For almost five years now, I have worked under the direction of Rev. Dr. Bryan Burton. He introduced me to the rich theology of Dietrich Bonhoeffer and this is where the Prayerbook Project began for me. I asked Bryan to write a post for this blog on Dietrich Bonhoeffer and the Psalms and am happy to include it here.
“For years I’ve read the Psalter daily; there is no other book I know and love so well as this one. I can no longer read Psalms 3, 47, 70 and others without hearing them in the music of Heinrich Schutz. Knowing them in this way belongs to the greatest enrichments of my life.”
So wrote Dietrich Bonhoeffer [DB] to his parents from his Nazi prison cell at Tegel on May 15, 1943. Throughout his life DB not only read the Psalms, but was spiritually formed by them as he became one of the greatest witnesses and martyrs for Jesus Christ the church has ever known. I have come to firmly believe that it was this simple yet rigorous discipline of daily reading the Psalms was monumental in DB’s spiritual formation and the development of his courageous spirit. The fact that he wrote a short yet profound book entitled The Psalms: The Prayerbook of the Bible during the same period of time as Life Together and The Cost of Discipleship gives even greater credence to such a view…the late 1930’s; the height of Nazism and Adolf Hitler; the rise of an idolatrous German church wedded to the Nazi politic…as DB led the renegade seminary for the Confessing Church which provided an alternative and prophetic voice within Germany. Think about it…a Christian community that shared its whole life together, that was fully committed to radical Christian discipleship based upon The Sermon on the Mount and that was daily shaped and formed by the reading and singing of the Psalms.
“Wherever the Psalter is abandoned, an incomparable treasure vanishes from the Christian Church. With its recovery will come unsuspected power.”
So wrote DB in The Psalms: The Prayerbook of the Bible. What DB found so amazing was that in the Psalms we have both the Word of God and the prayers and songs of human beings. Later he writes that “the Psalter is the prayer of Christ for his church in which he stands in for us and prays in our behalf…In the Psalter we learn to pray on the basis of Christ’s own prayer [and] as such is the great school of prayer.” DB continues by explaining it this way… “In the first place, we learn here what it means to pray on the basis of the word of God, to pray on the basis of promises…In the second place, we learn by praying the Psalter what we should pray for just as surely as the range of the prayers of the Psalms goes far beyond the experience of any individual, we still pray the whole prayer of Christ in faith, the prayer of the one who was the truly human being and who alone has taken into his life the full range of the experiences of this prayer…In the third place, praying the psalms teaches us to pray as a community…the deeper we penetrate into the Psalms and the more often we ourselves have prayed them, the simpler and richer our own prayer will become.”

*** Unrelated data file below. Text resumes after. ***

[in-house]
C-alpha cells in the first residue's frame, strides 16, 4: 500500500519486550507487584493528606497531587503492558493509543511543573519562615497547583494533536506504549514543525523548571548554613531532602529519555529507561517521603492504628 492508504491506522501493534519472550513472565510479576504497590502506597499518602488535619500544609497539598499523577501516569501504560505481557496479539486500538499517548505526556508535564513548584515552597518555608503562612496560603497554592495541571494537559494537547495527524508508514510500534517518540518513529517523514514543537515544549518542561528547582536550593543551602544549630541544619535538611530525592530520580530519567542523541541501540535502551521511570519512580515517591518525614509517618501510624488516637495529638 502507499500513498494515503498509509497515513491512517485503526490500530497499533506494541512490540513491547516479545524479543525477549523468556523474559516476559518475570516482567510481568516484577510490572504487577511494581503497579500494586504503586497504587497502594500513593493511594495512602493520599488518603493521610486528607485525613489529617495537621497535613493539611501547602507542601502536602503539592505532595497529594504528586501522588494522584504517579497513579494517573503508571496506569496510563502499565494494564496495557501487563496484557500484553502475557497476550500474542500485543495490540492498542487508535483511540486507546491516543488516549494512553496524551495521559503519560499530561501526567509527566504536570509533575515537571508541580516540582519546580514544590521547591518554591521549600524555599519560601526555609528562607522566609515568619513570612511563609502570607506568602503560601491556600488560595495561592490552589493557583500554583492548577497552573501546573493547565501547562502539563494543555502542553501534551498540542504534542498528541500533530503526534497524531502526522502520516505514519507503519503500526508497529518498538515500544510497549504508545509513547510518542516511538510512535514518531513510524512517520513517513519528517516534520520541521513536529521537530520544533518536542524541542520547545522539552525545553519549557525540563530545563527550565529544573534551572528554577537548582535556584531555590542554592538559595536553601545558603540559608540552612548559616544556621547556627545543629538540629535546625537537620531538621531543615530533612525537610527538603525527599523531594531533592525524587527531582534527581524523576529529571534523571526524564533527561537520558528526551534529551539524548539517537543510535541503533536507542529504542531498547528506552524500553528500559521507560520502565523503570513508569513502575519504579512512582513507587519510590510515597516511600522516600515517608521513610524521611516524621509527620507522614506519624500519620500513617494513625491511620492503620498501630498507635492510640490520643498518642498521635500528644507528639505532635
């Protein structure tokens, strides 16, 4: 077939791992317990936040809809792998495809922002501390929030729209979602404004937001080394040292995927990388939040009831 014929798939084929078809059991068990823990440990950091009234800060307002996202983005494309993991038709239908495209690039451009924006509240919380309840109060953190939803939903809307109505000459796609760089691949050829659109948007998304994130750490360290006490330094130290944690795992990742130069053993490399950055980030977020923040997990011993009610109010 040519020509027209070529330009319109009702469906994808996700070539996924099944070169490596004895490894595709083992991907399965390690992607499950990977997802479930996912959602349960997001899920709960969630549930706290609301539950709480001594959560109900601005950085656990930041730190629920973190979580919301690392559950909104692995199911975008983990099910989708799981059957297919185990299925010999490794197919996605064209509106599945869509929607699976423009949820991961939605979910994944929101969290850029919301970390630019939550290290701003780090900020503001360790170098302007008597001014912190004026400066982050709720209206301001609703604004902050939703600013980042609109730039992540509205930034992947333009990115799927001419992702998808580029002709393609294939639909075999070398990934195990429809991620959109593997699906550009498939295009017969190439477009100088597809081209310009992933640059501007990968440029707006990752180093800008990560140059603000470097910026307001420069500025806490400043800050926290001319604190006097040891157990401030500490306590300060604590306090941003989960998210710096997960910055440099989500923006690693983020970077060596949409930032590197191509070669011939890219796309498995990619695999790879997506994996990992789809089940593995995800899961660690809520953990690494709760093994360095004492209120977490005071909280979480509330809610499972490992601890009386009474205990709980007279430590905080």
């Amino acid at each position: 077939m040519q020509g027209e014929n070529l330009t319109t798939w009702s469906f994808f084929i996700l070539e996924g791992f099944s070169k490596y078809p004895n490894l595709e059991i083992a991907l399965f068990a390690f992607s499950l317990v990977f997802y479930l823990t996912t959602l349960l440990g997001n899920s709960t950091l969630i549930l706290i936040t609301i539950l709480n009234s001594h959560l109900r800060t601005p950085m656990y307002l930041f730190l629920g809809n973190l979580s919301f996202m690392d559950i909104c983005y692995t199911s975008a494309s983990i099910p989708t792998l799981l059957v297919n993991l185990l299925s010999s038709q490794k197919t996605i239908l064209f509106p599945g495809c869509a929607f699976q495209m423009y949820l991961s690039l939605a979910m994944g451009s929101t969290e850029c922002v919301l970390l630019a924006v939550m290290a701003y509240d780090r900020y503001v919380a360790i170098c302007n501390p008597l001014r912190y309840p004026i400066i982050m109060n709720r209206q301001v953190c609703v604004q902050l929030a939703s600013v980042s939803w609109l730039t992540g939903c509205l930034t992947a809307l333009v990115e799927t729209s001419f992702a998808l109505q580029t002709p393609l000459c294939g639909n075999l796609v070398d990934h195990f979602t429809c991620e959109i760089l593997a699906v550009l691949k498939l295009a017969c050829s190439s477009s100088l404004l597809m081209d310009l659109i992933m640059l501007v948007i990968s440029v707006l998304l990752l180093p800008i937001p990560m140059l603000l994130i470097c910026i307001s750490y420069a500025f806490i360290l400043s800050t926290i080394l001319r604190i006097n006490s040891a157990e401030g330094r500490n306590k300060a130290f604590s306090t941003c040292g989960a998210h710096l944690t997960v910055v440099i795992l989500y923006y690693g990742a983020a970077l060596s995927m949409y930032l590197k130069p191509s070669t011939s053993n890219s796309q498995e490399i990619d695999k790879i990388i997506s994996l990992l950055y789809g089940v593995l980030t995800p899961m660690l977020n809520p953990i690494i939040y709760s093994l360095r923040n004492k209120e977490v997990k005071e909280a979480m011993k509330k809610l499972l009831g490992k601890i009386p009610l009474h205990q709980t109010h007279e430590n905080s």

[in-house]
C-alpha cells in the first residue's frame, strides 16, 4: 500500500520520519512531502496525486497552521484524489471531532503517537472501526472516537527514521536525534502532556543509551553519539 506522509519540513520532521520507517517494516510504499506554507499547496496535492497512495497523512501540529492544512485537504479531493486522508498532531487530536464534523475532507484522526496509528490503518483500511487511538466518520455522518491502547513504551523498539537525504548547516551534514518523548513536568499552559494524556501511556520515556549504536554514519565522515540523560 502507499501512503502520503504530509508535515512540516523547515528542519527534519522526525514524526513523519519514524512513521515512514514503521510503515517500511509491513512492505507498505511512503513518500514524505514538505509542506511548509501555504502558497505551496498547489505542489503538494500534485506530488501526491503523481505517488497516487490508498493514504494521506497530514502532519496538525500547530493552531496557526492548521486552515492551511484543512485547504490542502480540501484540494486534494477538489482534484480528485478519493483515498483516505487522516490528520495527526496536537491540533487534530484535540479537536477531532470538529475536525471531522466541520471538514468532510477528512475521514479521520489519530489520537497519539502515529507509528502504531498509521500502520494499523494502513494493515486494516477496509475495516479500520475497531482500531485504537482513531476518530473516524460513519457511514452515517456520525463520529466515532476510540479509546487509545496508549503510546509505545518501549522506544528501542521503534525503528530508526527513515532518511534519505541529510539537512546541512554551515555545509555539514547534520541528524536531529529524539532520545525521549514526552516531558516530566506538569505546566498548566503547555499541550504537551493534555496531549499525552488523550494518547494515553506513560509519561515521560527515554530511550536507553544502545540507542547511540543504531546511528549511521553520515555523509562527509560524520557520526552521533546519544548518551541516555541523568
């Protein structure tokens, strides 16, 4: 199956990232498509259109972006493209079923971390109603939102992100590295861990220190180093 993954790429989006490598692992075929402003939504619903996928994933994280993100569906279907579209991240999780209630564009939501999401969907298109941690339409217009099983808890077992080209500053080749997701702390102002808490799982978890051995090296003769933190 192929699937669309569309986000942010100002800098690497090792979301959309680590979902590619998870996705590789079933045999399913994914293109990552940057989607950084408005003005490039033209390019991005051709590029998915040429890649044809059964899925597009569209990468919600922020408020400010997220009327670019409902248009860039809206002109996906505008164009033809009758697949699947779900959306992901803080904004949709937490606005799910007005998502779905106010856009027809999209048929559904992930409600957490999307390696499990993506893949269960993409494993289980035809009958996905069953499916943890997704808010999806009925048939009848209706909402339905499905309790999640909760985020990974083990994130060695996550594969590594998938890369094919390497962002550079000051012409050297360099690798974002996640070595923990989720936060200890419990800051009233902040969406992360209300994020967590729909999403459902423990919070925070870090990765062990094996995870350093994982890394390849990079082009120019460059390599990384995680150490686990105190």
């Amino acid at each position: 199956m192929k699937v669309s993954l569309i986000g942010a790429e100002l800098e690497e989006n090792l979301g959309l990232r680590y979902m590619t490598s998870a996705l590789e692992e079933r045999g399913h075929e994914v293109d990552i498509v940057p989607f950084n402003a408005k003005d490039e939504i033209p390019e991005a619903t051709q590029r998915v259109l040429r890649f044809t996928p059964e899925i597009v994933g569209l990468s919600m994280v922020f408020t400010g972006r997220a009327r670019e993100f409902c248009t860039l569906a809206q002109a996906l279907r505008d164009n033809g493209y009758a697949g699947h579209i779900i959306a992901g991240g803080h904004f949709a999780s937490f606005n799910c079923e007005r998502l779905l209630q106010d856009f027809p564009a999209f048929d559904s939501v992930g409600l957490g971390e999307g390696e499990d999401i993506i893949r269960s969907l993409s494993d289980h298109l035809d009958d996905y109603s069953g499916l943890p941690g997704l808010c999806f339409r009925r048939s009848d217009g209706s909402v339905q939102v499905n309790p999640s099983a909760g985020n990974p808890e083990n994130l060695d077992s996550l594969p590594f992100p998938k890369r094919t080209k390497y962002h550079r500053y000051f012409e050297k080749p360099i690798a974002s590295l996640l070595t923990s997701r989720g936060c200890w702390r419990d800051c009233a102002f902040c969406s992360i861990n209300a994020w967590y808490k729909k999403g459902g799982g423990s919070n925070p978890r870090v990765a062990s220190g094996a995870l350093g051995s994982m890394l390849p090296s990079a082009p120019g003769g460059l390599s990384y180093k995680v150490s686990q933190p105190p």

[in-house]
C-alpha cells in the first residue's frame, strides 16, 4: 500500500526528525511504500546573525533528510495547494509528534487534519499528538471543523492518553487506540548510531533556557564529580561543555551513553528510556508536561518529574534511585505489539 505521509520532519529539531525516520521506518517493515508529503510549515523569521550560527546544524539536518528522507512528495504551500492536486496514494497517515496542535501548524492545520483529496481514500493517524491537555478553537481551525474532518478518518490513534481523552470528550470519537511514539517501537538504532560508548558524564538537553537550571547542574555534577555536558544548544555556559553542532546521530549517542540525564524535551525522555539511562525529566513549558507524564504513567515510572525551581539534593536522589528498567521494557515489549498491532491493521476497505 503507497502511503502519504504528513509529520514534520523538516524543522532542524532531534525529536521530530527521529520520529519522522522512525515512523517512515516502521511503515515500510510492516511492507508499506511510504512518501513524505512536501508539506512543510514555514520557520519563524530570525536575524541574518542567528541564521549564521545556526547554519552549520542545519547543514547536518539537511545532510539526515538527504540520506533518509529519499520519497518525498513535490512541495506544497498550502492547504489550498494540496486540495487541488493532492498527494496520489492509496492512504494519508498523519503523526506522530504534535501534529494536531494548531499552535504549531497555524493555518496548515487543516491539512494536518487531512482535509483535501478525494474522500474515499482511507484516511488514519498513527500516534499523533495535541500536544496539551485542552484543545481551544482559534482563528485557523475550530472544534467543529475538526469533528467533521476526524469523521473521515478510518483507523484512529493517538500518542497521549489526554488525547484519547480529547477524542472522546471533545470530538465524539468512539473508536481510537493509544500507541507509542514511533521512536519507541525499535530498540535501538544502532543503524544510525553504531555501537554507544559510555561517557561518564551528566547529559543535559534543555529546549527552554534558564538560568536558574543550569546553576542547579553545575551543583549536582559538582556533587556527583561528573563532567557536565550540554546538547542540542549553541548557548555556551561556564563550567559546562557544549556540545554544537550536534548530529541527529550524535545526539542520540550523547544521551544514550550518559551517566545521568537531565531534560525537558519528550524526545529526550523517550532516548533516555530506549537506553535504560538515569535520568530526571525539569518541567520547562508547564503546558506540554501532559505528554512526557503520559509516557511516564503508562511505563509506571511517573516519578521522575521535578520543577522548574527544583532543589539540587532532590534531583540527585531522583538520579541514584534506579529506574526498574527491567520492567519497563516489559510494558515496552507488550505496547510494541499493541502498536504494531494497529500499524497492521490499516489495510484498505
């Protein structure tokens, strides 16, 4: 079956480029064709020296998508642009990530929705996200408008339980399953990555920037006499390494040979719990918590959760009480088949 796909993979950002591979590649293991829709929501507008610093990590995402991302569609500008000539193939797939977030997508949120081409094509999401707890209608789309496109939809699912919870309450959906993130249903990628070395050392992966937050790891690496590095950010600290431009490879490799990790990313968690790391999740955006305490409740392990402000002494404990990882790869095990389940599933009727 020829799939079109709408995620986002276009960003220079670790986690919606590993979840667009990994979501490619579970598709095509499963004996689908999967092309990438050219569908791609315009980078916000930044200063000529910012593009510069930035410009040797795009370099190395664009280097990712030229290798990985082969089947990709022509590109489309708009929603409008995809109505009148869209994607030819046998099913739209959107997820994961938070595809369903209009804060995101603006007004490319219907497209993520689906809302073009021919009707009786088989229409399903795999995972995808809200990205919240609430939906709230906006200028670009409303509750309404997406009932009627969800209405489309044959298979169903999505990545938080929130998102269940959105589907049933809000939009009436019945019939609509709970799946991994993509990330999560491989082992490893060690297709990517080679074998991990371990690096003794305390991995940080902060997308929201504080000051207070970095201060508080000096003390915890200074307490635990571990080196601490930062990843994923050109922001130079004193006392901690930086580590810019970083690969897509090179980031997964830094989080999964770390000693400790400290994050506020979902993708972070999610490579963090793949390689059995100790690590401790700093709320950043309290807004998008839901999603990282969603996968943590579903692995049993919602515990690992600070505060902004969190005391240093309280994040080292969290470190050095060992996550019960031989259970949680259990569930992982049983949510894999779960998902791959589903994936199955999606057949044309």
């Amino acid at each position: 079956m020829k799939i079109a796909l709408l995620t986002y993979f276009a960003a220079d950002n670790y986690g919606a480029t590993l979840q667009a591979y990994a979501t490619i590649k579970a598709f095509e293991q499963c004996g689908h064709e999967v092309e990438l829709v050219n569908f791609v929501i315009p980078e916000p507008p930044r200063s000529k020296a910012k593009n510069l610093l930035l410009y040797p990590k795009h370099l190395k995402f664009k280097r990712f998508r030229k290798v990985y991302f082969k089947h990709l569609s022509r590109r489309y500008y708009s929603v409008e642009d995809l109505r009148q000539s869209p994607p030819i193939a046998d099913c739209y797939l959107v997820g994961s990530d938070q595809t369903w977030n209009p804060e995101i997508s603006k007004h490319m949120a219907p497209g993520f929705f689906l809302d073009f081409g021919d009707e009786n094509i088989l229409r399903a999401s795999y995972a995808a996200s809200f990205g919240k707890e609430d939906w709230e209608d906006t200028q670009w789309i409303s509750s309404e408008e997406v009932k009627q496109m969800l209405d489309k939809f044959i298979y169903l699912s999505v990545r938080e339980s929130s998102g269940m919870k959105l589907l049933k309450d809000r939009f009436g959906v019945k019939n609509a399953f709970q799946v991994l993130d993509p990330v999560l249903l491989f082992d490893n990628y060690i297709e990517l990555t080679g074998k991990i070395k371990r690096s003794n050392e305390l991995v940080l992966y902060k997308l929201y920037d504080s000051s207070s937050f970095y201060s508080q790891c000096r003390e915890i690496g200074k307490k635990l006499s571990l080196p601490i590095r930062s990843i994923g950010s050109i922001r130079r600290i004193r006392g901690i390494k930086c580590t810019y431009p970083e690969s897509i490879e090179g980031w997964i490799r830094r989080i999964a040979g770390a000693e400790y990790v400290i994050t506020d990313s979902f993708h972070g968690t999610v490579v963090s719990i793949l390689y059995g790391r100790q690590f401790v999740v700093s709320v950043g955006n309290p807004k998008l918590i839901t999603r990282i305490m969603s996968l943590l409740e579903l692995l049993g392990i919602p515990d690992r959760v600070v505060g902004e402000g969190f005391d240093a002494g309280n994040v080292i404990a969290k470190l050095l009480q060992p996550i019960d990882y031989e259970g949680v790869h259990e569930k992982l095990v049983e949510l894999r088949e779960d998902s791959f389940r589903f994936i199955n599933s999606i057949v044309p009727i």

As the 100th Anniversary of Dietrich Bonhoeffer’s birth approaches, I implore the Christian Church and every Christian, of every creed and denomination, to recover the reading and singing of the Psalms for our day. We need to be and become a people who are formed by the Psalms to be courageous in our witness to Jesus Christ in our own day. We need to be and become a Christian community that lives all of life together, committed to a radical life of Christian discipleship, formed by the deep and turbulent waters of the Psalms. With Bonhoeffer, I believe with their recovery will come unsuspected power to every Christian and to the Church. I cry with the Psalmist “How long O Lord, How long?” (Psalm 6)
Bryan Burton is the Senior Pastor at John Knox Presbyterian Church and Adjunct Professor of Christian Theology at Fuller Theological Seminary and Mars Hill Graduate School in Seattle, WA.